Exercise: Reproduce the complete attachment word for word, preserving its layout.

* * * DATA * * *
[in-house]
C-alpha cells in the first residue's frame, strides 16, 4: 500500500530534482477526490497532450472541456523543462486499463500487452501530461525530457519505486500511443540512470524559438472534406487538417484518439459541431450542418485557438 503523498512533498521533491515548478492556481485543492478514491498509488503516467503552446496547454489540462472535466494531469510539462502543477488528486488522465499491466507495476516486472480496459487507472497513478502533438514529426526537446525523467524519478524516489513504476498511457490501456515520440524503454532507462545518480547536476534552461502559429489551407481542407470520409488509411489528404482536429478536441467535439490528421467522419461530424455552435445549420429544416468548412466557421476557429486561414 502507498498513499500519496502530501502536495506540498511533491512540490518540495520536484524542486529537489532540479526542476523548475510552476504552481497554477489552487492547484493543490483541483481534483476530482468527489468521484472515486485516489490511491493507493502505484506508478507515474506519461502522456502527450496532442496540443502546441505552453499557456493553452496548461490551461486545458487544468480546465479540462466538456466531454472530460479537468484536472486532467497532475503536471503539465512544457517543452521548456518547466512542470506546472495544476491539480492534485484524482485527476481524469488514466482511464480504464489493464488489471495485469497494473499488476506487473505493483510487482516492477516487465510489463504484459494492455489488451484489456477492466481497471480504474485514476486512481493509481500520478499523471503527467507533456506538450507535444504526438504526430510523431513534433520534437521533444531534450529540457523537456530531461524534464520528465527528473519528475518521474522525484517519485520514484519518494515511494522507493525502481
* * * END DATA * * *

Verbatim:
[in-house]
C-alpha cells in the first residue's frame, strides 16, 4: 500500500530534482477526490497532450472541456523543462486499463500487452501530461525530457519505486500511443540512470524559438472534406487538417484518439459541431450542418485557438 503523498512533498521533491515548478492556481485543492478514491498509488503516467503552446496547454489540462472535466494531469510539462502543477488528486488522465499491466507495476516486472480496459487507472497513478502533438514529426526537446525523467524519478524516489513504476498511457490501456515520440524503454532507462545518480547536476534552461502559429489551407481542407470520409488509411489528404482536429478536441467535439490528421467522419461530424455552435445549420429544416468548412466557421476557429486561414 502507498498513499500519496502530501502536495506540498511533491512540490518540495520536484524542486529537489532540479526542476523548475510552476504552481497554477489552487492547484493543490483541483481534483476530482468527489468521484472515486485516489490511491493507493502505484506508478507515474506519461502522456502527450496532442496540443502546441505552453499557456493553452496548461490551461486545458487544468480546465479540462466538456466531454472530460479537468484536472486532467497532475503536471503539465512544457517543452521548456518547466512542470506546472495544476491539480492534485484524482485527476481524469488514466482511464480504464489493464488489471495485469497494473499488476506487473505493483510487482516492477516487465510489463504484459494492455489488451484489456477492466481497471480504474485514476486512481493509481500520478499523471503527467507533456506538450507535444504526438504526430510523431513534433520534437521533444531534450529540457523537456530531461524534464520528465527528473519528475518521474522525484517519485520514484519518494515511494522507493525502481